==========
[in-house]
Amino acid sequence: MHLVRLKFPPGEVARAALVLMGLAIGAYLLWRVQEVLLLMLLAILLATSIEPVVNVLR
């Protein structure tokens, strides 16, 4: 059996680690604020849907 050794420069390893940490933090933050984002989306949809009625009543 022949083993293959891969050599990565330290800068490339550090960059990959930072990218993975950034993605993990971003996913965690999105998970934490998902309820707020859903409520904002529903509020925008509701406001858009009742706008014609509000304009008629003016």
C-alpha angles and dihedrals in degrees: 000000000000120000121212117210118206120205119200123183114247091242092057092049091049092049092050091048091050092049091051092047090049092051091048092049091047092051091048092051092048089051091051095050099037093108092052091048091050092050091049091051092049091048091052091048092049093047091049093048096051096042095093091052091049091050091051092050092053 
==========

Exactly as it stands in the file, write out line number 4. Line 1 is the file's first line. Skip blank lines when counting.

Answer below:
C-alpha angles and dihedrals in degrees: 000000000000120000121212117210118206120205119200123183114247091242092057092049091049092049092050091048091050092049091051092047090049092051091048092049091047092051091048092051092048089051091051095050099037093108092052091048091050092050091049091051092049091048091052091048092049093047091049093048096051096042095093091052091049091050091051092050092053 